When I was a little kid, soft drinks, (pop) in machines cost ten cents, then 15 cents, and then a quarter. The bottles were 10 ounces or so, and made of glass. Back then, my dad would tell me that when he was young pop was a nickel. Since I was a kid, I mentally rolled my eyes at his old-ness. Now, of course, I am frequently reflecting on such things. I guess it comes with the old-ness territory.
I enjoy watching the TV channels that have the old situation comedies and such. They bring back memories. Some I like more than others. “The Brady Bunch” is NOT one of my favorites. That being said, I recently saw part of an episode where Mrs. Brady had a fender-bender, and the other person involved demanded that the Brady’s pay his repair bill.
First, you need to know that the antagonist was played by the guy who played Grandpa in “The Munsters.” But, more to the point, he was trying to take advantage of the Bradys by gouging them for… wait for it… $265.
Can you imagine a body shop repair bill for $265? Today it probably costs that much for a new gas cap.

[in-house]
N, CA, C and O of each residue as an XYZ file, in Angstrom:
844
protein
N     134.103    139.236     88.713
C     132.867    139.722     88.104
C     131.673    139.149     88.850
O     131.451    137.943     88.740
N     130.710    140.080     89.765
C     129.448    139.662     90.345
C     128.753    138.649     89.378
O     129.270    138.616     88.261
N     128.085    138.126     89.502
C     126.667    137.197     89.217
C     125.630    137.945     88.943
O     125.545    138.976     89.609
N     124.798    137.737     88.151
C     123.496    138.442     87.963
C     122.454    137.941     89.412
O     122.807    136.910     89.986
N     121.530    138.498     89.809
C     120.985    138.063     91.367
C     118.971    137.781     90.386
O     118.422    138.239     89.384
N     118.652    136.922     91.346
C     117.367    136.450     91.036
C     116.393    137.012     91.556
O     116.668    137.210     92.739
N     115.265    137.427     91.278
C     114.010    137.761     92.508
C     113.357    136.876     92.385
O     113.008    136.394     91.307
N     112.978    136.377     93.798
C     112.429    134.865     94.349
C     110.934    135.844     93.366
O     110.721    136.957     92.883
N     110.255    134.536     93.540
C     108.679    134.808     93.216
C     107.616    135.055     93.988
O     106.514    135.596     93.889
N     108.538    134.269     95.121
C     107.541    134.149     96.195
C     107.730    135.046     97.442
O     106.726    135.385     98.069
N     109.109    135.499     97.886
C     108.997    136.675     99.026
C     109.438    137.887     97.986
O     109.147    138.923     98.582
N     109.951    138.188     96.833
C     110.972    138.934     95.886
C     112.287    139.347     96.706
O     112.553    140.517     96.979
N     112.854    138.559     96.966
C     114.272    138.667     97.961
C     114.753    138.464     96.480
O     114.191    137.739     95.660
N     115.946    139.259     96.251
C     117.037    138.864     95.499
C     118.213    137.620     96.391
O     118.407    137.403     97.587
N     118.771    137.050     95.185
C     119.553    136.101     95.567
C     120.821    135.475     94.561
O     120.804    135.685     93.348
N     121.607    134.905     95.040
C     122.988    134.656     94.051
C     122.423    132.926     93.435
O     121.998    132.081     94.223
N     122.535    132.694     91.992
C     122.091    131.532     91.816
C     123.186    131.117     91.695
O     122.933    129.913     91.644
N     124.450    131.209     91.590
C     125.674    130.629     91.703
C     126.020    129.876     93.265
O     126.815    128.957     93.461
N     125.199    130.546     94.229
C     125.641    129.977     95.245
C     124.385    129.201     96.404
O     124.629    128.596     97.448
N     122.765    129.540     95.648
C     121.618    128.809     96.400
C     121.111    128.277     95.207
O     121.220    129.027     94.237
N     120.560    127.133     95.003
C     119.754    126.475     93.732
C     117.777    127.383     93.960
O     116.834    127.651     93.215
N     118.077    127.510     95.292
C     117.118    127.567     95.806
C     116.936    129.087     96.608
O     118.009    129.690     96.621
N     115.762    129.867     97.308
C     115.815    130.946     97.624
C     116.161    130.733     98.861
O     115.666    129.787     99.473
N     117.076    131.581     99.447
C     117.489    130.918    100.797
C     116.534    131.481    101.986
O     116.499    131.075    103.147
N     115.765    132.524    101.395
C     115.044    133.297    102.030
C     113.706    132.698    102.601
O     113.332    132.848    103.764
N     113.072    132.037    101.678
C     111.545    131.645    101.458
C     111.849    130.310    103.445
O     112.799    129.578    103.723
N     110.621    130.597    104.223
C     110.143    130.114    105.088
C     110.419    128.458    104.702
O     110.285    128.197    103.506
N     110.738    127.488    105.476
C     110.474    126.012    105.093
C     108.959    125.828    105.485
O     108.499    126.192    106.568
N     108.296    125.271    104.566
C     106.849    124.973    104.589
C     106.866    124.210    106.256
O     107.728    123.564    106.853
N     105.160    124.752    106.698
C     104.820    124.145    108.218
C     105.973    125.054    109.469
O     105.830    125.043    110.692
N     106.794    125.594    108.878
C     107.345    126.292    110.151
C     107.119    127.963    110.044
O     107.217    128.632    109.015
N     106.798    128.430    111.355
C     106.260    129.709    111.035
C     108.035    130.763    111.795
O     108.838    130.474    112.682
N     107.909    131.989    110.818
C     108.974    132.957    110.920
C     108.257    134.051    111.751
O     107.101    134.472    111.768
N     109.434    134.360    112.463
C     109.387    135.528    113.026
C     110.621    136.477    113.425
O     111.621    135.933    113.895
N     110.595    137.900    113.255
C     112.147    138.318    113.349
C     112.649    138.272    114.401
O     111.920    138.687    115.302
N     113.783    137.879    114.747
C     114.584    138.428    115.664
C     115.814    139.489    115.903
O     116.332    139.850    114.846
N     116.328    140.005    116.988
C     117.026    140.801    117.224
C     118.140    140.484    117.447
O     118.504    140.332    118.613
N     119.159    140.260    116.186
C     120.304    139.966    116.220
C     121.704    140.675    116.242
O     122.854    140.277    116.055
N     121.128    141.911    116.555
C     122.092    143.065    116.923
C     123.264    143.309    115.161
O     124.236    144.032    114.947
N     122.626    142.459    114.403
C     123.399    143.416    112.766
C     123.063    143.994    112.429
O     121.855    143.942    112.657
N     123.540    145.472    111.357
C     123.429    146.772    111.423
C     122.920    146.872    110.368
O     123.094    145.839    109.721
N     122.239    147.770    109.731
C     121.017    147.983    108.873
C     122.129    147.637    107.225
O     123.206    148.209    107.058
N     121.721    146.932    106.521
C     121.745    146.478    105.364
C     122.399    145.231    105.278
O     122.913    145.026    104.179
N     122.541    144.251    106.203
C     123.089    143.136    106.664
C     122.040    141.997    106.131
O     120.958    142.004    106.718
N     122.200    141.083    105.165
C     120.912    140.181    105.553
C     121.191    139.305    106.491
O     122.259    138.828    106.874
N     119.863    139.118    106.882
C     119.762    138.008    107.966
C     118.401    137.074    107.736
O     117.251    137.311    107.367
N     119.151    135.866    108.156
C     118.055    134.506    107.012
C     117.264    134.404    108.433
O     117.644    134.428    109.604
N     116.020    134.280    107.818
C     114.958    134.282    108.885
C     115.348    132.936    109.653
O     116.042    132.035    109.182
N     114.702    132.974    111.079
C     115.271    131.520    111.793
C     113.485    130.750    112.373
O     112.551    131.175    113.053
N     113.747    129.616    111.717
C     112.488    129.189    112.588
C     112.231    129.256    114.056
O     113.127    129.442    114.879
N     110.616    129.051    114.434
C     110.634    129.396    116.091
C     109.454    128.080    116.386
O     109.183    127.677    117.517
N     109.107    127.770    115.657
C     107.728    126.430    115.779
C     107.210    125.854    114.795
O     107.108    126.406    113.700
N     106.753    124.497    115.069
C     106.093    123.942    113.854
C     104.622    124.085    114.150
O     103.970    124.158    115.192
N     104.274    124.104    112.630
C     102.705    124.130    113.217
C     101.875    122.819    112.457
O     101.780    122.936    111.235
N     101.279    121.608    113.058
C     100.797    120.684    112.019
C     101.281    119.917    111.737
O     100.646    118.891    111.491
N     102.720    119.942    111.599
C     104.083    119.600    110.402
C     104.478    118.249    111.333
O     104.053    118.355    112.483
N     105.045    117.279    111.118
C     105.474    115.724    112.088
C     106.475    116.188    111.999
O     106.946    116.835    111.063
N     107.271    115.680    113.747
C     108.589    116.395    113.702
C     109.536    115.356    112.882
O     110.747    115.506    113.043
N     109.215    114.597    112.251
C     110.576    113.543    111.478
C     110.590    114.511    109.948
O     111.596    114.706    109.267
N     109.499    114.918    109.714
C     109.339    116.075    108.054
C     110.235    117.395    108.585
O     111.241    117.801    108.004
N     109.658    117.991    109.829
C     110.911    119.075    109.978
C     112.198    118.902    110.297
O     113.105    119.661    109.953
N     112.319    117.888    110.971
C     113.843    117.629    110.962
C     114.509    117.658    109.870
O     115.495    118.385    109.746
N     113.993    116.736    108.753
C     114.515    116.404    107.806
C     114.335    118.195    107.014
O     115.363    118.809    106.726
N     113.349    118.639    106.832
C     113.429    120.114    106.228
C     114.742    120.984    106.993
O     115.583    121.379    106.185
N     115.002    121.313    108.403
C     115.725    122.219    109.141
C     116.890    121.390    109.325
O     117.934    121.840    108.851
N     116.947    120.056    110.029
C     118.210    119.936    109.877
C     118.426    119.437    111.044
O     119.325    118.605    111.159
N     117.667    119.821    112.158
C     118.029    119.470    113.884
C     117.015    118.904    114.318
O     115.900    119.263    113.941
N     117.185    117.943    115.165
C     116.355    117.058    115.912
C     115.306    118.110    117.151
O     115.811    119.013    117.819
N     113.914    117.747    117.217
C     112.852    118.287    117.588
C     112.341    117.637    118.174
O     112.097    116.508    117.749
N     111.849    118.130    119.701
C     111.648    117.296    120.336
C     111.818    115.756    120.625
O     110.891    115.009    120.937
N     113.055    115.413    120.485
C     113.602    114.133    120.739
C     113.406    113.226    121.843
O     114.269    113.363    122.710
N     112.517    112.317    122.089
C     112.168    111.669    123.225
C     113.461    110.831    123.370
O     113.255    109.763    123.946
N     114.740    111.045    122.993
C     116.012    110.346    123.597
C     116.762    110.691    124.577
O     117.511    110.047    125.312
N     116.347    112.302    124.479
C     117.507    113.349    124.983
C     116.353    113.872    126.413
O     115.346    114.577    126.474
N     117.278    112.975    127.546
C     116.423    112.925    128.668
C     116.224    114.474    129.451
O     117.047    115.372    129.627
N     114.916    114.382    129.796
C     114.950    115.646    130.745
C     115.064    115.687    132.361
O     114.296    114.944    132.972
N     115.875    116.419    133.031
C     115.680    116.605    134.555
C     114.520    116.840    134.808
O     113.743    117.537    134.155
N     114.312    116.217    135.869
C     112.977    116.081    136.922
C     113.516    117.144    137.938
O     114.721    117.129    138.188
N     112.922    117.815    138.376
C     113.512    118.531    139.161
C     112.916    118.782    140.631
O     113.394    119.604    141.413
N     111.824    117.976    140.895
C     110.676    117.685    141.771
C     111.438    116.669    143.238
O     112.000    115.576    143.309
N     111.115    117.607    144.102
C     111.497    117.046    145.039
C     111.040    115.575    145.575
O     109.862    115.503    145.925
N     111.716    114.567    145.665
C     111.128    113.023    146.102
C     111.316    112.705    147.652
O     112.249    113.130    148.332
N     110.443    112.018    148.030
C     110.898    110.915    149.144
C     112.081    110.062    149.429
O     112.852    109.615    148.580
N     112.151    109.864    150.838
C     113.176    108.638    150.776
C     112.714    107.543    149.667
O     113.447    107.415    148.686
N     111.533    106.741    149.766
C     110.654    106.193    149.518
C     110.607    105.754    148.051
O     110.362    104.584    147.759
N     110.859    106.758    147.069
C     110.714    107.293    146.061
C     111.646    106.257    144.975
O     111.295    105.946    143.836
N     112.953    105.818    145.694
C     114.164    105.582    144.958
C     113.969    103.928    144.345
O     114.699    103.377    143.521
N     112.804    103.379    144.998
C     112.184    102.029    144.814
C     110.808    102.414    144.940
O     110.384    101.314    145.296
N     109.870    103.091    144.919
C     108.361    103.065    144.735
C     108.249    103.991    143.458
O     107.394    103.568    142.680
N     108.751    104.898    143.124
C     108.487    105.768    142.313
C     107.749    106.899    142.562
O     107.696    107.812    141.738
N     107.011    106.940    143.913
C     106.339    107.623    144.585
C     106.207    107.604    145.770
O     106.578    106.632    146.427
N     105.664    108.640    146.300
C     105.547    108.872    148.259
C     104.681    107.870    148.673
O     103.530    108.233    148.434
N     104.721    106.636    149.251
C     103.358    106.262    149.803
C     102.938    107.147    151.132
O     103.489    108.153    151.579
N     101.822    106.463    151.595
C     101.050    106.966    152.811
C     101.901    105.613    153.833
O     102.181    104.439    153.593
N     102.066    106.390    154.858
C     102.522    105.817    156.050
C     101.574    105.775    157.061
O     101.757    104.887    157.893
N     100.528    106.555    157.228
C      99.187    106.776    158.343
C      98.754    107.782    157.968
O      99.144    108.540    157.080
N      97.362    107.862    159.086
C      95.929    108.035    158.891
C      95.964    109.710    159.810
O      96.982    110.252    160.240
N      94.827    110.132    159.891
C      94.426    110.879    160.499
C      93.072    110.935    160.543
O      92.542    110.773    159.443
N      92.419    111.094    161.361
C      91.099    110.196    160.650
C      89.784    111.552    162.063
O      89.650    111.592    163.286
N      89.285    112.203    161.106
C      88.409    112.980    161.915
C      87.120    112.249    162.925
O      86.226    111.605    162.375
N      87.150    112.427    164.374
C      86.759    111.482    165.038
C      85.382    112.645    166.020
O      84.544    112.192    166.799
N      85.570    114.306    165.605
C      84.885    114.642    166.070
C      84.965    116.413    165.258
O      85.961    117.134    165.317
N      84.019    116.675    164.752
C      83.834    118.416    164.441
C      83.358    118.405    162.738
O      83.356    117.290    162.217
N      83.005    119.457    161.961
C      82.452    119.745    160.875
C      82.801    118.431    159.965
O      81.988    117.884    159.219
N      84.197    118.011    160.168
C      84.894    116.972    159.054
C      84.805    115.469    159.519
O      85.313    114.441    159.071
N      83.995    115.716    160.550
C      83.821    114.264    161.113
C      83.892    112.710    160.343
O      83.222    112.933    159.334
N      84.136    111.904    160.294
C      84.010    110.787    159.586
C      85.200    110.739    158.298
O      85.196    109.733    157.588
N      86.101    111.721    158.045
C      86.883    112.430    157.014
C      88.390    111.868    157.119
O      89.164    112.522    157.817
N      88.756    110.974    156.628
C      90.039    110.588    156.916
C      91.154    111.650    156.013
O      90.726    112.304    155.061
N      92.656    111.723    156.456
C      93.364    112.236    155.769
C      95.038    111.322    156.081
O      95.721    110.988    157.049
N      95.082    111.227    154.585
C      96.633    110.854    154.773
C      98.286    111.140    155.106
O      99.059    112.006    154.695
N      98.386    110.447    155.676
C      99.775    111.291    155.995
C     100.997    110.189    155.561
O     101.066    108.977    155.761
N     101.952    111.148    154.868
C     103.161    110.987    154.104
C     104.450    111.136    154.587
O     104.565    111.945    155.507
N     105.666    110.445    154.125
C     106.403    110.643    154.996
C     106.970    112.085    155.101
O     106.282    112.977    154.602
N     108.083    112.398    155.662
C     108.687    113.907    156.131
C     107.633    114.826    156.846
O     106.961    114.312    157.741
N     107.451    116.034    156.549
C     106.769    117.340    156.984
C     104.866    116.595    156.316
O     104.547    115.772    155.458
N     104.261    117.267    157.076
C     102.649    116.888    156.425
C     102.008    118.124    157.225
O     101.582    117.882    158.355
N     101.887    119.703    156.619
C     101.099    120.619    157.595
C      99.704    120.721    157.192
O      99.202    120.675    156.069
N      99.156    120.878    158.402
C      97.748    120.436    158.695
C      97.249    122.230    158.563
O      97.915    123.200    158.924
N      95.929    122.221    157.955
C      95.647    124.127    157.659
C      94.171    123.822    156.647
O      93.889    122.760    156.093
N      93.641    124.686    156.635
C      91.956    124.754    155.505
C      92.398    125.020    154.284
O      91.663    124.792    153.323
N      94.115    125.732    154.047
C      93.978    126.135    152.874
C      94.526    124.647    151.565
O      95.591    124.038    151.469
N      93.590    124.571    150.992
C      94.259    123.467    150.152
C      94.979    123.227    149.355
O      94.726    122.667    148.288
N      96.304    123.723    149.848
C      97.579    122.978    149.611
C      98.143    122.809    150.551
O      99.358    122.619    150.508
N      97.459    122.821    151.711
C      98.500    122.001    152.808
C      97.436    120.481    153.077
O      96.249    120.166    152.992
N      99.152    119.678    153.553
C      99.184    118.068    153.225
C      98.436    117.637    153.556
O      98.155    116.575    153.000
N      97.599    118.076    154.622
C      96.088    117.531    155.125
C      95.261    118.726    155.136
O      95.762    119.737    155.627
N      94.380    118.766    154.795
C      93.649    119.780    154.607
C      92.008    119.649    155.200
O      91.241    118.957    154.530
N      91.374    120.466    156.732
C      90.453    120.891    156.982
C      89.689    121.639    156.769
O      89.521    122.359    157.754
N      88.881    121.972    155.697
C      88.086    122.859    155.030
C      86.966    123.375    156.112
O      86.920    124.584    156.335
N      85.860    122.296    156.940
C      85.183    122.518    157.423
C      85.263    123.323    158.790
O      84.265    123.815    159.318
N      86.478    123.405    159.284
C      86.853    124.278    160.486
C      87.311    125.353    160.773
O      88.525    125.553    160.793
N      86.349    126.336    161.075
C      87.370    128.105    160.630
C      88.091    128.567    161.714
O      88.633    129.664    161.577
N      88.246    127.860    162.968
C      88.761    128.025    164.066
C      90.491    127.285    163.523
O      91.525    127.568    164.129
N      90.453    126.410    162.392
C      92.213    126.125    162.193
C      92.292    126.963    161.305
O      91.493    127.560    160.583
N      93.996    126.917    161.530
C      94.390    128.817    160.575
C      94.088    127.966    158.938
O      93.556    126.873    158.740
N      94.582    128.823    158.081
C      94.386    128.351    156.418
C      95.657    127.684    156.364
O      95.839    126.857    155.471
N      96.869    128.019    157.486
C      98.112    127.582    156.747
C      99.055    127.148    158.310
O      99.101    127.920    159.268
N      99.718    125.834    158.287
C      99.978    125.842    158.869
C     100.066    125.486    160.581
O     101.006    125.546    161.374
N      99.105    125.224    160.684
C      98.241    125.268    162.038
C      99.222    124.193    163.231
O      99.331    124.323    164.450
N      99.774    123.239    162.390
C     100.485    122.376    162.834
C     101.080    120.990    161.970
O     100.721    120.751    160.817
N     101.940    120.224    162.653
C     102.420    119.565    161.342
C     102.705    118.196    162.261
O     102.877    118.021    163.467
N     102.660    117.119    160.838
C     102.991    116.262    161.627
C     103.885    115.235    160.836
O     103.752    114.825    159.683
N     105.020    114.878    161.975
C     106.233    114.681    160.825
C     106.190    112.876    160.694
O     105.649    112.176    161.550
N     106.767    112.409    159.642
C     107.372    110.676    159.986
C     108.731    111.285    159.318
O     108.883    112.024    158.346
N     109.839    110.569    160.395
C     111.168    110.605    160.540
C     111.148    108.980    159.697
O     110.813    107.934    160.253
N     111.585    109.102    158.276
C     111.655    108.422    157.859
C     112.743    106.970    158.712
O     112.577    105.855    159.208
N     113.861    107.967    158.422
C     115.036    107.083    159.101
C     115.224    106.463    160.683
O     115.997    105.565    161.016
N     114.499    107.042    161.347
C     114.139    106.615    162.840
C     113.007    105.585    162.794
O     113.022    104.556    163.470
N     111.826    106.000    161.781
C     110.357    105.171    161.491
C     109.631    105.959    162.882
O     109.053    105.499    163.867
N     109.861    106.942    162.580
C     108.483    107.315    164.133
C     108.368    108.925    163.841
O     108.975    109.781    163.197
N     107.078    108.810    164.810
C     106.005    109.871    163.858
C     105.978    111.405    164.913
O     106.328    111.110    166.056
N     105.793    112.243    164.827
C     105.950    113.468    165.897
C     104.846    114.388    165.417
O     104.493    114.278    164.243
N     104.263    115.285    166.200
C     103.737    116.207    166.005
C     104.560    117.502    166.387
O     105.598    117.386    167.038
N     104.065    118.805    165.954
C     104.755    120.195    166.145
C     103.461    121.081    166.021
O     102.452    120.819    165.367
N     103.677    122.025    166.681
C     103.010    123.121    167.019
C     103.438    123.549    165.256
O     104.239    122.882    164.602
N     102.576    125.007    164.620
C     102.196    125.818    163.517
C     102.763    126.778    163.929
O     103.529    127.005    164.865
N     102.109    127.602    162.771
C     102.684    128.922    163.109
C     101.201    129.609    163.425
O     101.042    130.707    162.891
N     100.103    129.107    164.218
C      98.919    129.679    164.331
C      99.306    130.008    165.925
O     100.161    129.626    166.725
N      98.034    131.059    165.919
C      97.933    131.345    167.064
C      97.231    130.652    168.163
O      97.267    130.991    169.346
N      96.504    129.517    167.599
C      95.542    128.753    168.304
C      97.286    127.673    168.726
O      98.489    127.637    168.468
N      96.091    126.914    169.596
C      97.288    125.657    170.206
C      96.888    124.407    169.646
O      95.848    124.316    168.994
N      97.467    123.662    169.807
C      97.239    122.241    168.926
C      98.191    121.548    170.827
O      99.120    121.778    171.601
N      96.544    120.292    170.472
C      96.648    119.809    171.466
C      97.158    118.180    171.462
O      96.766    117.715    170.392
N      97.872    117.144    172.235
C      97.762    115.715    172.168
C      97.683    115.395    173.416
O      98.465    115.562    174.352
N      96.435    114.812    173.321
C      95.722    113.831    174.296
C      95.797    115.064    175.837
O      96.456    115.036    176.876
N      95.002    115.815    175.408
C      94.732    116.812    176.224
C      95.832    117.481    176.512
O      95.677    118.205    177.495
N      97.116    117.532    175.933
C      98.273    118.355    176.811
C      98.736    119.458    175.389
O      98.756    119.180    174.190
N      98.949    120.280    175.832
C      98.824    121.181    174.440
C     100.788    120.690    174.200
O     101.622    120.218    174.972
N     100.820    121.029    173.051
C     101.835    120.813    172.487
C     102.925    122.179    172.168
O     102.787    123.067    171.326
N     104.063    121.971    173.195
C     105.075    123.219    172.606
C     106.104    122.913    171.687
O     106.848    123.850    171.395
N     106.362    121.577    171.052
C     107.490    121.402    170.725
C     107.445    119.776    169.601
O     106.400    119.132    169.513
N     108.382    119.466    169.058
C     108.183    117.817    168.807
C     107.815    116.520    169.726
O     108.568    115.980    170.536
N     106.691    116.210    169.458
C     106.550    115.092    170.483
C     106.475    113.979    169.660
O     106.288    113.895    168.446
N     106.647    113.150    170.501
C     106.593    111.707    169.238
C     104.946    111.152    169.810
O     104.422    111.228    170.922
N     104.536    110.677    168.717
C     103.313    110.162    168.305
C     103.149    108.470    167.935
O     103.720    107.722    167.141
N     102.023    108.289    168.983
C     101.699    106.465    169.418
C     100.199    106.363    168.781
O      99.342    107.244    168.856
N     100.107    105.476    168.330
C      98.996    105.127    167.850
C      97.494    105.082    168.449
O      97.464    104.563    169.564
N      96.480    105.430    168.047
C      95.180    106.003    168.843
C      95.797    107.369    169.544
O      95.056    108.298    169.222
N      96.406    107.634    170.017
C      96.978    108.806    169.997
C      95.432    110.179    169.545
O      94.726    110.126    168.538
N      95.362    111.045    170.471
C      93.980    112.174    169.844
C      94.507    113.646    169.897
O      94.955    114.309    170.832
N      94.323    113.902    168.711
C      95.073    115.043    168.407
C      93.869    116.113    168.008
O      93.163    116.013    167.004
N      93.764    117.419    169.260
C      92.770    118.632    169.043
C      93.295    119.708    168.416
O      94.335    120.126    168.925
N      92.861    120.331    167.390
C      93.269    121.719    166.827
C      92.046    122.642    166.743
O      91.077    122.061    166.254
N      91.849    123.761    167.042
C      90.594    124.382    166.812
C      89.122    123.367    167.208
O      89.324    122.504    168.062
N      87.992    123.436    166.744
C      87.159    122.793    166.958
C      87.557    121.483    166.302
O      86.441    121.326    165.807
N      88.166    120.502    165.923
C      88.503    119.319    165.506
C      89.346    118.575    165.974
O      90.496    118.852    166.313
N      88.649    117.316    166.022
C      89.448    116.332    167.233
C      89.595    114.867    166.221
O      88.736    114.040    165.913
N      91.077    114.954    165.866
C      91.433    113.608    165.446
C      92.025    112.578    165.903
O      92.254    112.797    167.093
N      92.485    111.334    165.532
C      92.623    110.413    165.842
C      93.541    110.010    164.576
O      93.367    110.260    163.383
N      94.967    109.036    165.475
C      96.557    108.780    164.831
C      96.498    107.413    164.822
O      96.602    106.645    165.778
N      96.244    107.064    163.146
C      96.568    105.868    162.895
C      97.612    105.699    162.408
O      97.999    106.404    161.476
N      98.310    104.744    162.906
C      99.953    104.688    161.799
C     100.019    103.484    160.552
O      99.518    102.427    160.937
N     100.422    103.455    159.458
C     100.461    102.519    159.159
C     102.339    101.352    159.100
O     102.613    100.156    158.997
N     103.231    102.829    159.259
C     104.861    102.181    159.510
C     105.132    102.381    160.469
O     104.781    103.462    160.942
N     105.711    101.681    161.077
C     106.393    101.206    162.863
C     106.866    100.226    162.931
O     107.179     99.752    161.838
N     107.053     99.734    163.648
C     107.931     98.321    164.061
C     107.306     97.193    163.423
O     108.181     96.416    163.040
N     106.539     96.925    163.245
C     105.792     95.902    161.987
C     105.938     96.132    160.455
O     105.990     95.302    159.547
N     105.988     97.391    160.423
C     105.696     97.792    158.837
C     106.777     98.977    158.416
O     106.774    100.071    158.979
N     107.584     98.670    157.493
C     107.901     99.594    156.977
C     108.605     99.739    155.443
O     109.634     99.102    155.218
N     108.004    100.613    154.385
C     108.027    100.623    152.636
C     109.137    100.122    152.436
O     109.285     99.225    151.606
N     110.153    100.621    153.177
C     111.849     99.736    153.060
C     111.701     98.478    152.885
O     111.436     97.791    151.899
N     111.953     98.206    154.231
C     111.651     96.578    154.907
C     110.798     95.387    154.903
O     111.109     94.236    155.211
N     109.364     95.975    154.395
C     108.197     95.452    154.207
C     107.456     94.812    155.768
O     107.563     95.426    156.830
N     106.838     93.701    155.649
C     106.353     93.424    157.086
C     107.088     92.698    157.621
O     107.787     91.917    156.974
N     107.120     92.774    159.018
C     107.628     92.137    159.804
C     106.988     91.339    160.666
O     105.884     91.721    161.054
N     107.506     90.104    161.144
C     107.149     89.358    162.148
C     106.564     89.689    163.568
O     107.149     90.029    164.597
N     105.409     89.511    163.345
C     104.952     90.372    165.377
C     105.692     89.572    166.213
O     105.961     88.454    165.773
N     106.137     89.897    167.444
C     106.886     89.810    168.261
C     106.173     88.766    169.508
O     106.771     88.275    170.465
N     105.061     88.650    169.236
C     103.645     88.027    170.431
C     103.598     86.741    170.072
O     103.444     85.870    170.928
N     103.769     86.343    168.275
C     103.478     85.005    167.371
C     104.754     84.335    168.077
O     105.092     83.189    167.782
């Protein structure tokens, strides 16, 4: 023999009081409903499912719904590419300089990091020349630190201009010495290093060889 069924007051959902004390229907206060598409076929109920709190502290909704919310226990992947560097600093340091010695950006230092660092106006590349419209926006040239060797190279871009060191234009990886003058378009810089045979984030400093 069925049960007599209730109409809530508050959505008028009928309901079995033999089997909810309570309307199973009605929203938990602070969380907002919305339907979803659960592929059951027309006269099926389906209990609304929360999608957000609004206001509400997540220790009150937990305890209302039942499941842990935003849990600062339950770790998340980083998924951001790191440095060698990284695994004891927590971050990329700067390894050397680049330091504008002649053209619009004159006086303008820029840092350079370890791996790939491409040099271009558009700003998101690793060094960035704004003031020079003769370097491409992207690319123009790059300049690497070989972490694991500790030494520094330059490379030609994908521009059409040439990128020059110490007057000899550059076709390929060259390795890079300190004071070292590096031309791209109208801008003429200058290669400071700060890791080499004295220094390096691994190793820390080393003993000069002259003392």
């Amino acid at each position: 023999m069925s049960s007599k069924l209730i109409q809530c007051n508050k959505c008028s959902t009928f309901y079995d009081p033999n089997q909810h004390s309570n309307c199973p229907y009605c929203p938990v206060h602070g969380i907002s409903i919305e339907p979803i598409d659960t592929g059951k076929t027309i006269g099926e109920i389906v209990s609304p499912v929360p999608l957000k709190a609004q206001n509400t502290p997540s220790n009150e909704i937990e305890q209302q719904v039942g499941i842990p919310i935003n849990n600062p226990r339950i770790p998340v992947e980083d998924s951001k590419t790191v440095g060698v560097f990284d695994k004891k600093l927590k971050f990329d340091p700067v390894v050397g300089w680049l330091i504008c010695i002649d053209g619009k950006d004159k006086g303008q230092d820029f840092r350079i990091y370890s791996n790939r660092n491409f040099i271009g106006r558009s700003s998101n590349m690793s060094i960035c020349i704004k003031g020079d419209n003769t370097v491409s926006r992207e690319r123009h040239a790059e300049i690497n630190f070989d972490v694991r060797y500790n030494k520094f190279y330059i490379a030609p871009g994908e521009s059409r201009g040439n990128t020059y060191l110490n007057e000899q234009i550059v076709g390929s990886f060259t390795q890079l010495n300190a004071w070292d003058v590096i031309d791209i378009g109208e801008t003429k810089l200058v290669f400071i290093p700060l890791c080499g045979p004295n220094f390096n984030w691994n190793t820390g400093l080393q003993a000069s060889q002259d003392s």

It reminded me of the first “Austin Powers” movie, where the bad guy, Dr. Evil, who had been frozen since 1969, attempts to hold the world ransom for “One million dollars!” That was a lot of money in 1969. Not so much these days.
Some things’ prices really haven’t changed much. When I was in college, it seems to me that a pair of jeans was around $18. Thanks to the globalization of clothing manufacturing, you can sometimes find jeans for close to that price. They’re made in Mexico, or someplace. Some jeans are still made in the USA, but they are hard to find, and cost a bit more. The All American Clothing Company (www.allamericanclothing.com) in Ohio sells jeans for three times $18. I haven’t tried them yet, but I’m going to. After all, $54 is pretty much what foreign-made Levi’s jeans cost.
When we tell our kids that our first new car cost $3,000, and our first house $29,000, I know the mental eye-rolls are happening. That’s okay. Perspective is a good thing.
I only hope they know I’m passing-on a tradition, and that must be worth at least a nickel.